Teachers and trainers in the Further Education and Training sector may be missing the potential of their learners with conditions such as dyslexia, dyspraxia, ADHD and autism by not thinking of them as examples of neurodiversity, according to Remploy’s Kath Wood.

In a new blog for the ETF website, she argues that the potential of significant numbers of learners, with both diagnosed and undiagnosed conditions, may be better served by a neurodiverse approach.

While recognising that resolving issues and managing difficulties have a place, she argues that it is also important to consider how making the most of strengths and characteristics associated with a neurodiverse condition – factors such as visual thinking, the ability to spot patterns and themes, and creativity – can help individuals achieve their potential.

This understanding, she says, should take into account what works for individual learners including their communication style, the learning environment, group dynamics and how support and teaching are structured.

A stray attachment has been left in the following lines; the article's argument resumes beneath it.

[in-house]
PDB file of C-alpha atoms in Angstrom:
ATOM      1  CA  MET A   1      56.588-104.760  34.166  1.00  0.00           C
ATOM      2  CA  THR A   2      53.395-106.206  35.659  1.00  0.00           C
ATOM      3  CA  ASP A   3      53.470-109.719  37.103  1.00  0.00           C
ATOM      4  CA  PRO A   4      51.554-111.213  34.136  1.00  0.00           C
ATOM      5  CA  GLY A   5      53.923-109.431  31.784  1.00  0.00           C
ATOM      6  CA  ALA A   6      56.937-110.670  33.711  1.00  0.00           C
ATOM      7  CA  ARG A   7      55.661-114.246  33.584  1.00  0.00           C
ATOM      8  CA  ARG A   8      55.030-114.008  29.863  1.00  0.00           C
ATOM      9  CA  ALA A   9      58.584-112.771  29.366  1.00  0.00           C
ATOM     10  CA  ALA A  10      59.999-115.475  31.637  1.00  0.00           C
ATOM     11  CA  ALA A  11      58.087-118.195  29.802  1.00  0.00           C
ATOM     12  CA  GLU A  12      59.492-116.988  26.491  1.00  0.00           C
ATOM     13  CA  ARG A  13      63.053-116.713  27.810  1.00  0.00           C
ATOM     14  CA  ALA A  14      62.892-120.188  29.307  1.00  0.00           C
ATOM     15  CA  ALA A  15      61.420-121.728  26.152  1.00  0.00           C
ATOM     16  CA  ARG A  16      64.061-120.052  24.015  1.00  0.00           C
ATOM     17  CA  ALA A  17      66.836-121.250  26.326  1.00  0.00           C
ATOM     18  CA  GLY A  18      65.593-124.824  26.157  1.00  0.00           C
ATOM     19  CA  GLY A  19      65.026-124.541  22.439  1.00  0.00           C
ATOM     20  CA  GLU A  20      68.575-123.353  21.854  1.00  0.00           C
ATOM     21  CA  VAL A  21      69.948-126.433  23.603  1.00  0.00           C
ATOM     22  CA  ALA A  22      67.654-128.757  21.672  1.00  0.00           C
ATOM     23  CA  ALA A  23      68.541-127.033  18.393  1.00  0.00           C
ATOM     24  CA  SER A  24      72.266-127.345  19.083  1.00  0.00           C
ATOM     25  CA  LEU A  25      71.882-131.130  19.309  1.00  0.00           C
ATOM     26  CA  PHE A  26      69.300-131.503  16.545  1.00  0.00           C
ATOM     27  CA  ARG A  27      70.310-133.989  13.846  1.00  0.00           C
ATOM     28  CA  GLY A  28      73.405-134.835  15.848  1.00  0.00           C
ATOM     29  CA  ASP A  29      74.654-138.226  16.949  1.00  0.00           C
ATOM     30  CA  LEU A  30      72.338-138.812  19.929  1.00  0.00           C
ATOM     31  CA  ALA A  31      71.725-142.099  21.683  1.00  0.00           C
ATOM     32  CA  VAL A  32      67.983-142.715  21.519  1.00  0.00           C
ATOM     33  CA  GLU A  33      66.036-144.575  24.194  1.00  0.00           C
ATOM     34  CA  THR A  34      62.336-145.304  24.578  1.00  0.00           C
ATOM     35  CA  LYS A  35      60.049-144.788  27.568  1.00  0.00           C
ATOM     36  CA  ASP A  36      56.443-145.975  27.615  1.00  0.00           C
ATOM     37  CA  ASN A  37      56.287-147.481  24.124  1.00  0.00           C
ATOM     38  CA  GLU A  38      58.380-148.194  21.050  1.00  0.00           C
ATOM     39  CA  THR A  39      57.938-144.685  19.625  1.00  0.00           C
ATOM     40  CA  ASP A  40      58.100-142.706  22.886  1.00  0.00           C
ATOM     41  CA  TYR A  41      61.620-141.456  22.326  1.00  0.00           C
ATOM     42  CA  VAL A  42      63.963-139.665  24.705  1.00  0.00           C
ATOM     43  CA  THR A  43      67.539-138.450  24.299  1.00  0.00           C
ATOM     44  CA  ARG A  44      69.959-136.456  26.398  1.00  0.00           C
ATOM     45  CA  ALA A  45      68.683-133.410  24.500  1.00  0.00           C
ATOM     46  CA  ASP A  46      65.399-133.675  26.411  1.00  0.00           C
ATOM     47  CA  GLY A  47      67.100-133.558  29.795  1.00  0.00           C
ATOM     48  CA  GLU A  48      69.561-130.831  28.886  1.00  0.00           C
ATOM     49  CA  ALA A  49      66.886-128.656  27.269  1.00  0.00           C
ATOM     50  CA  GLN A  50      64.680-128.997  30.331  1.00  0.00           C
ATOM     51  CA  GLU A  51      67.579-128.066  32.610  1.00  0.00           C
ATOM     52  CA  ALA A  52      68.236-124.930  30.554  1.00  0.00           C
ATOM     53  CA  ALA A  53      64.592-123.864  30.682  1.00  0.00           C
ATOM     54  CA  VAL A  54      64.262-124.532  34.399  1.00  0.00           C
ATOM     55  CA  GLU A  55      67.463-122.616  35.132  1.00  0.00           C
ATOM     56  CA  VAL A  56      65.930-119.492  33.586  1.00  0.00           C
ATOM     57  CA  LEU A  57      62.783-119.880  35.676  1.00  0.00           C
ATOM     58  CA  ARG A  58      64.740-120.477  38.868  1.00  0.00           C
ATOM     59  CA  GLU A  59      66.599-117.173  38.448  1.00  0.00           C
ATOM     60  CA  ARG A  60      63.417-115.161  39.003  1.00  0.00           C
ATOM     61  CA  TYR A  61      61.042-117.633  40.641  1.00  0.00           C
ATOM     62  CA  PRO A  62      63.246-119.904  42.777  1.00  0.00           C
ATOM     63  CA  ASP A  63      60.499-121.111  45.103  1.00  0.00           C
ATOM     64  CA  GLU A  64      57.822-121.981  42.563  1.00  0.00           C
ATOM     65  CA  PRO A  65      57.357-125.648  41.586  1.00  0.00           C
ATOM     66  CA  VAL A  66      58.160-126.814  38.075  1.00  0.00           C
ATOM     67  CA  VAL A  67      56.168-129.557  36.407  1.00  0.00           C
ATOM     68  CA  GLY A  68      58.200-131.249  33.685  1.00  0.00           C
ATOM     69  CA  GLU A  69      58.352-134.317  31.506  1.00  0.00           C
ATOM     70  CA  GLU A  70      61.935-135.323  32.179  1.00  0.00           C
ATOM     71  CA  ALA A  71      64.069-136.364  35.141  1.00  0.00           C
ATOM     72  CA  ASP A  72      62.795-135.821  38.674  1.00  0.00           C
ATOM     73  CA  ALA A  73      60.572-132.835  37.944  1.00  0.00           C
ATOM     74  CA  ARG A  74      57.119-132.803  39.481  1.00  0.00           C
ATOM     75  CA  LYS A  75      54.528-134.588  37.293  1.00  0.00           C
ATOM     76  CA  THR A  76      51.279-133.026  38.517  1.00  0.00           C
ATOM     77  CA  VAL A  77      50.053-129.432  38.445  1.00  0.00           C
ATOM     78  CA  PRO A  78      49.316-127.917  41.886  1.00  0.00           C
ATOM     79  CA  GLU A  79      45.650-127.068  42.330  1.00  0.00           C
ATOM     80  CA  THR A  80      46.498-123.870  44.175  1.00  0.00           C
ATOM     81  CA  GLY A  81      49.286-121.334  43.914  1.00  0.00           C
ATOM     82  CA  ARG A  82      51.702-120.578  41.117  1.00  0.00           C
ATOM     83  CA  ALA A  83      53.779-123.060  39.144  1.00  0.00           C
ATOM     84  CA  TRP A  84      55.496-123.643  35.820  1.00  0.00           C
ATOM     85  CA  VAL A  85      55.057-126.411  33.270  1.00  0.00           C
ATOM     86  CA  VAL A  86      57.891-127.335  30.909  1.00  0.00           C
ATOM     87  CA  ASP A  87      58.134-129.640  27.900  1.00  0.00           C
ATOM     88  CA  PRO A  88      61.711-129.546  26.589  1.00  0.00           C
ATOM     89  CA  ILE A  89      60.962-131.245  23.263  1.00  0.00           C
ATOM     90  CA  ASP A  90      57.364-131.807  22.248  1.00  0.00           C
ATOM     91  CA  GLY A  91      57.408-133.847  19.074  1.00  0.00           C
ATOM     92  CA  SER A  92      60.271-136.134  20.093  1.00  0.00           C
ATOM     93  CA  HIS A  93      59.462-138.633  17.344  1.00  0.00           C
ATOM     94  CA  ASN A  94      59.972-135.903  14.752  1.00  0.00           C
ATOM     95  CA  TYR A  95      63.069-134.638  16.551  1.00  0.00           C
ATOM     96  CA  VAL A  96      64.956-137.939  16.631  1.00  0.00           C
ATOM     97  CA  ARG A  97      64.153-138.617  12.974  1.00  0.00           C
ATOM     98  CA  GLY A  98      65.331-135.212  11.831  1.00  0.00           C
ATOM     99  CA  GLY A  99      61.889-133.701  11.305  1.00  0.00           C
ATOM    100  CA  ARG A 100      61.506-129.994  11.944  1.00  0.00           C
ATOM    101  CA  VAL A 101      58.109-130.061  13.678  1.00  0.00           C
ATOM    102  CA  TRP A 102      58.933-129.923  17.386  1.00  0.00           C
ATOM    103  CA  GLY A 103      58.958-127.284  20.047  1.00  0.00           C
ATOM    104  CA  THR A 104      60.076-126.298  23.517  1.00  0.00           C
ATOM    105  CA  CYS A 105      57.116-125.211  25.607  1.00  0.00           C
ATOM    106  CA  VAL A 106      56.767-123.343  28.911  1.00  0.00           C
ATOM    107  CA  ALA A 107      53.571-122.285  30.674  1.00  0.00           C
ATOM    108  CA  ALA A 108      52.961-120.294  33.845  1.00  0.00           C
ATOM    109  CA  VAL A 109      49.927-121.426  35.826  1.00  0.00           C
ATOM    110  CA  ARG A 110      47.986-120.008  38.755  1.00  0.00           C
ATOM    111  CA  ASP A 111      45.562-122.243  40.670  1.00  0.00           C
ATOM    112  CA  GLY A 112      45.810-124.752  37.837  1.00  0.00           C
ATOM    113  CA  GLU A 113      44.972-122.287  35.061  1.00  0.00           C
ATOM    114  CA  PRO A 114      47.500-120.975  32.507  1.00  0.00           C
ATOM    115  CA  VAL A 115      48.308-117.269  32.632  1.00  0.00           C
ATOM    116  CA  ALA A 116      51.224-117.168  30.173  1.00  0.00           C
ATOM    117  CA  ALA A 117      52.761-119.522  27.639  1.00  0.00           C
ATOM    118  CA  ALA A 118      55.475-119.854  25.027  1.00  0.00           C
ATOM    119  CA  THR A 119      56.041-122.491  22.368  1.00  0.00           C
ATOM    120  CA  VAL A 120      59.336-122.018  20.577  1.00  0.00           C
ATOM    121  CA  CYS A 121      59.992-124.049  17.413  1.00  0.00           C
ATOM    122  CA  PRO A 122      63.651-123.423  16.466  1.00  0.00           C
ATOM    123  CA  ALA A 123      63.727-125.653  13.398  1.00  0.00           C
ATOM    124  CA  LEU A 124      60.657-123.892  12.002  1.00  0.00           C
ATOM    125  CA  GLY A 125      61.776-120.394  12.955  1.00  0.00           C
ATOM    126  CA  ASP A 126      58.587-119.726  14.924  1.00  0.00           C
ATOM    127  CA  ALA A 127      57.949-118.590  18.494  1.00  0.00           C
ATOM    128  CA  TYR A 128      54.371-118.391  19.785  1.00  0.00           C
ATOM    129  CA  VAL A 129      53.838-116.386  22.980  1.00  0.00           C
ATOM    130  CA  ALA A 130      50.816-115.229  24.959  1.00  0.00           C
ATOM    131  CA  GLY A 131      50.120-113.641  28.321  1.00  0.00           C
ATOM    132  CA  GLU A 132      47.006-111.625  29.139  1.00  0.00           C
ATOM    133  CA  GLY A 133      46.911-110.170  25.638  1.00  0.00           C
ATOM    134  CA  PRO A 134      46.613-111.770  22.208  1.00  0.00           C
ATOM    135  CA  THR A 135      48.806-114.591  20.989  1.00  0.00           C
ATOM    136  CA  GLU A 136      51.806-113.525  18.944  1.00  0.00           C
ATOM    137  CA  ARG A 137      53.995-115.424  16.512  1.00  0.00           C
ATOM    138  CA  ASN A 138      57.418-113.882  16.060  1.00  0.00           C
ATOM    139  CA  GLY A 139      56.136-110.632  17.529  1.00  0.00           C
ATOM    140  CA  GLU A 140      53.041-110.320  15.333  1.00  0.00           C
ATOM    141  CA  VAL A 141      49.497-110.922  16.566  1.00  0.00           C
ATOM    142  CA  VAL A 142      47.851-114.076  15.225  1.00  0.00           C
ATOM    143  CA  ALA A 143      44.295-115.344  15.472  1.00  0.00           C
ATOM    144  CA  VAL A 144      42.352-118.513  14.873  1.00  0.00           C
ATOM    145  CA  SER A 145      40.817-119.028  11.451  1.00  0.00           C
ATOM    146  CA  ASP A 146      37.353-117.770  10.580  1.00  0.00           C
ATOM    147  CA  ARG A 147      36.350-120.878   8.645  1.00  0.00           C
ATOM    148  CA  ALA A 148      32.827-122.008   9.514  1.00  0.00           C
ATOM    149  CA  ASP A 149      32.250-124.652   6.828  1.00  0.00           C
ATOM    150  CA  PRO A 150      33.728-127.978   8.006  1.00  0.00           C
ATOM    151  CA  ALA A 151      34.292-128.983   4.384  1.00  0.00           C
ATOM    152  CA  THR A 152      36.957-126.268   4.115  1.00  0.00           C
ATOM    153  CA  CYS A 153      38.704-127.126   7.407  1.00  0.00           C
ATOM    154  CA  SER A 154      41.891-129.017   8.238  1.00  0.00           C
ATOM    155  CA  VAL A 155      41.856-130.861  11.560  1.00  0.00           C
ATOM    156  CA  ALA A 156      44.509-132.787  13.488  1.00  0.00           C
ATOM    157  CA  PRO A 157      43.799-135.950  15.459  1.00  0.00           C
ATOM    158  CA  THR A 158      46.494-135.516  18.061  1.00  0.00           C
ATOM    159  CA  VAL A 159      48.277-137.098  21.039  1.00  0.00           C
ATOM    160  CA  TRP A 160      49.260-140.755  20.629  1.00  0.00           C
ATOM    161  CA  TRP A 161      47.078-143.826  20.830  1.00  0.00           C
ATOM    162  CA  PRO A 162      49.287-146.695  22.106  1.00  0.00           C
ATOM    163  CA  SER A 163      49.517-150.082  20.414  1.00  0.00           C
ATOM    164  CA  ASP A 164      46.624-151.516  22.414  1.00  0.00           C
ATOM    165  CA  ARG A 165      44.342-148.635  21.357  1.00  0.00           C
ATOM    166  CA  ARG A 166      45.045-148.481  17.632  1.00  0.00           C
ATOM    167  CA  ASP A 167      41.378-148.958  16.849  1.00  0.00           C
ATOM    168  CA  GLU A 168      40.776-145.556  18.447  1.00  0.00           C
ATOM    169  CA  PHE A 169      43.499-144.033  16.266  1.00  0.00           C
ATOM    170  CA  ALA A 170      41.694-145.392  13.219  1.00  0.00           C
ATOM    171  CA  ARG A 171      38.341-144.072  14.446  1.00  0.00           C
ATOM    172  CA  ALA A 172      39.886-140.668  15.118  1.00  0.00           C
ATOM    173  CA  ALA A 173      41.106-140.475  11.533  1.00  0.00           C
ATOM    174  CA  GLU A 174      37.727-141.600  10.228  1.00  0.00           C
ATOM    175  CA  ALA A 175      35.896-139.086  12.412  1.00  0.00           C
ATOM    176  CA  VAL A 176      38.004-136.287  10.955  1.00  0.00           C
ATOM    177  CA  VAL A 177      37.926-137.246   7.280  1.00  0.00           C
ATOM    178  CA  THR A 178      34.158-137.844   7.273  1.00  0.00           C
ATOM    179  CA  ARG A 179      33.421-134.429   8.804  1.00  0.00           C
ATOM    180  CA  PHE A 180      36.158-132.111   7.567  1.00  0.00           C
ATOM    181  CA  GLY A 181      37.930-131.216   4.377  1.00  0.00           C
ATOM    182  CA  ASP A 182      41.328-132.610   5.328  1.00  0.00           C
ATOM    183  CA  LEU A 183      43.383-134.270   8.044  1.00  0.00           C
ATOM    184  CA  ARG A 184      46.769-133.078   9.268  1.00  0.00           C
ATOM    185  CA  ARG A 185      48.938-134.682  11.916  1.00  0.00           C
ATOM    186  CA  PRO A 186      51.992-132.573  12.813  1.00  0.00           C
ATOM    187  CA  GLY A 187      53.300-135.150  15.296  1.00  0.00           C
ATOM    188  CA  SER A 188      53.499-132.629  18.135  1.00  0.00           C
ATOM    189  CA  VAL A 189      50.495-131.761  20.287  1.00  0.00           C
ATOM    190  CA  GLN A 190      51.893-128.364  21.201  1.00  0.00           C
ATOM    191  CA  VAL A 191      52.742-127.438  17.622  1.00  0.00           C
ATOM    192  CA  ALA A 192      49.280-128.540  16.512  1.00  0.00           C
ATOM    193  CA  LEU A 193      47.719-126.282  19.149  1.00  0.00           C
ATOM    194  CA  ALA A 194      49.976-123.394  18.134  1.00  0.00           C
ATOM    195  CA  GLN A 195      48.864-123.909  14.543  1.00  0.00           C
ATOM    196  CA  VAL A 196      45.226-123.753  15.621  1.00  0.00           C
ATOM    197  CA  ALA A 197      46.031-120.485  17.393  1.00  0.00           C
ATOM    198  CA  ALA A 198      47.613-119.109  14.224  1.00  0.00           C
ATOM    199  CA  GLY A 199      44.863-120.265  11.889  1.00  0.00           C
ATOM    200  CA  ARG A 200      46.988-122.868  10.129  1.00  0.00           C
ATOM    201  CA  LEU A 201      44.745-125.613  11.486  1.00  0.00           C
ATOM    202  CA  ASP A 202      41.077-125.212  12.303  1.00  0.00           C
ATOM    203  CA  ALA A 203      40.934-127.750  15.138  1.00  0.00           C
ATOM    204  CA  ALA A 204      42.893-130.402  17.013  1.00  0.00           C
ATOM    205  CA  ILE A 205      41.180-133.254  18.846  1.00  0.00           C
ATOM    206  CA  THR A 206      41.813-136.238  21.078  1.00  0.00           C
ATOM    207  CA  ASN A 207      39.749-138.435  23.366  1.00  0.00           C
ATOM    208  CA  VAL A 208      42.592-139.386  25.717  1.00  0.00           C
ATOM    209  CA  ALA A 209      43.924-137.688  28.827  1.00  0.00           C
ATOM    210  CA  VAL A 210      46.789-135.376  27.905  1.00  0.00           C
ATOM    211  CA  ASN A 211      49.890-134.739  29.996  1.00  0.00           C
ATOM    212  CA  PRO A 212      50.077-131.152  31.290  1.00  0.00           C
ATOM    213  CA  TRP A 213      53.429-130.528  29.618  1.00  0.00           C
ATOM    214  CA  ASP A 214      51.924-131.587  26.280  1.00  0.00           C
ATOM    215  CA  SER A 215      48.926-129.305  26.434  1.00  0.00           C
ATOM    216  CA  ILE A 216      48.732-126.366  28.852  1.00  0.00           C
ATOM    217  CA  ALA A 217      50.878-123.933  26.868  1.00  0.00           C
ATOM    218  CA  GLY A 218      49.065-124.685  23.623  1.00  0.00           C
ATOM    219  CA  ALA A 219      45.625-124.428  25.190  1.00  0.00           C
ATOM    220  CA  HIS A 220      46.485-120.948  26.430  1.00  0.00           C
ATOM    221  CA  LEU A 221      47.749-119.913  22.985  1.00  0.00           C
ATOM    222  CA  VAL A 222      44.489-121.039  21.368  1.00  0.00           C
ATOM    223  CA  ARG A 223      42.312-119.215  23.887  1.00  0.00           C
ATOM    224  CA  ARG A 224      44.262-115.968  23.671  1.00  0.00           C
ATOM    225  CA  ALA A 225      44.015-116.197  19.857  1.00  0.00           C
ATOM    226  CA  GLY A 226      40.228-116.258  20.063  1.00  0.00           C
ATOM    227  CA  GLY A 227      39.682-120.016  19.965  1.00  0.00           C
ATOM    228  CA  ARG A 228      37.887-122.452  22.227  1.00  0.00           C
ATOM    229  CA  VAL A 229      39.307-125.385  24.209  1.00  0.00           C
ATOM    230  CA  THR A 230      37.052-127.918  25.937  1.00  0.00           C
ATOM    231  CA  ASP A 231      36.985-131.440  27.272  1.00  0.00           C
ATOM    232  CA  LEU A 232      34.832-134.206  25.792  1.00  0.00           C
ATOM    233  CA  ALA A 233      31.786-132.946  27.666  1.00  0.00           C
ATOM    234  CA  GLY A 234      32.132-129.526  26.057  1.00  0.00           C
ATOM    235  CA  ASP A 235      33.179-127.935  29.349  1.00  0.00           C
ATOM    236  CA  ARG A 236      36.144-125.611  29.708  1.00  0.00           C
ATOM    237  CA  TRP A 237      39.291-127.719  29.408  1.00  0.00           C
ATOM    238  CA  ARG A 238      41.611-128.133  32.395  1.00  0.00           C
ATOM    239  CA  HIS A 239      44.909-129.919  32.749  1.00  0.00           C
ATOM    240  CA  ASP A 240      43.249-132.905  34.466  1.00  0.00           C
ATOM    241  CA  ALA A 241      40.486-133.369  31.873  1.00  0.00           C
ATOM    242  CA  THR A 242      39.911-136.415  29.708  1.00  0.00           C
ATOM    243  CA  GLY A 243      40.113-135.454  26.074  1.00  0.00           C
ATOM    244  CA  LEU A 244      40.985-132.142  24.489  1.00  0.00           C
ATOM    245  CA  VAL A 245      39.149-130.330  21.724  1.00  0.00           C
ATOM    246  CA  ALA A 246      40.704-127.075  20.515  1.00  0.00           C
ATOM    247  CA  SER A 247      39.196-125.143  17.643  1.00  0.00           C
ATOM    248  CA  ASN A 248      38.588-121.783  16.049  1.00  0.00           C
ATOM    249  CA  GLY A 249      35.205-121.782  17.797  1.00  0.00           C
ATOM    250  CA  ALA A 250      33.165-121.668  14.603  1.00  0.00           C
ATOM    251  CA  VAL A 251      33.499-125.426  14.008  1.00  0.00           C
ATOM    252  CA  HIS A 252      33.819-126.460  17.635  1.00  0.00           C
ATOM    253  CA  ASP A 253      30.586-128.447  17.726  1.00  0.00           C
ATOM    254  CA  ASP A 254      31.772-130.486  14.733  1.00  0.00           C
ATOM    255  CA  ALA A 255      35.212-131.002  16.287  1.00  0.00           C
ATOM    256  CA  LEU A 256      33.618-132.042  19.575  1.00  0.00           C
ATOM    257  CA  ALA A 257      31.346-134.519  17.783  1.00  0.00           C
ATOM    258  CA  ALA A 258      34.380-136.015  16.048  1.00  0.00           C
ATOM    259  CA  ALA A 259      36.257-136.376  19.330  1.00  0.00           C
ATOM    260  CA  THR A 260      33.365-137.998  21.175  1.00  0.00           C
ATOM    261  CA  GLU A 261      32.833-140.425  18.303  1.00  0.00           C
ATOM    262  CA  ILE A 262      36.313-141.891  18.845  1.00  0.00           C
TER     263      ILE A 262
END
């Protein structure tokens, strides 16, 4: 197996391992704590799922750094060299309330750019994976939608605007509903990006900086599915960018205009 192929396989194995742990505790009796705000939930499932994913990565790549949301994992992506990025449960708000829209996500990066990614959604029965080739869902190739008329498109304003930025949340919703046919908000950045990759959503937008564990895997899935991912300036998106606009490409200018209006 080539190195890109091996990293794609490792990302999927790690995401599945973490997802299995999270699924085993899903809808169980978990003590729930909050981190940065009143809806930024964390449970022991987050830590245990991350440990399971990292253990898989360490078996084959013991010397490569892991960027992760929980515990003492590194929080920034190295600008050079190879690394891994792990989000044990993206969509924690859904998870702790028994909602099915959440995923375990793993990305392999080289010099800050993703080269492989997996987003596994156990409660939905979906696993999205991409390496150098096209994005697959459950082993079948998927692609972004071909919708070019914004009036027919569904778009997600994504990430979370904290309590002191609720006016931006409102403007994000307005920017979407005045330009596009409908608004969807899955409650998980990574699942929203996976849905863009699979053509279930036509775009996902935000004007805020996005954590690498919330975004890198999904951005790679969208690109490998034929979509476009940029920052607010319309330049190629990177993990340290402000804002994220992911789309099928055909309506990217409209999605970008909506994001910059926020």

Kath said:

“The prevalence of neurodiverse conditions is often underestimated, either because they are not spotted or are concealed by learners who have developed coping strategies. The truth is that the incidence of conditions such as autism, ADHD, dyslexia and dyspraxia is far greater than many believe.

“Recognising this is the first step to helping learners with these conditions, but equally important is the way we approach them. Thinking about them as examples of neurodiversity and recognising the attributes learners with them have can transform teaching and learning by enabling us to identify and realise hidden potential.

“Whether you have students with already-identified SEN or not, I encourage all teachers and trainers to think carefully about this issue and seek further training and support to ensure they are maximising all of their students’ potential.”

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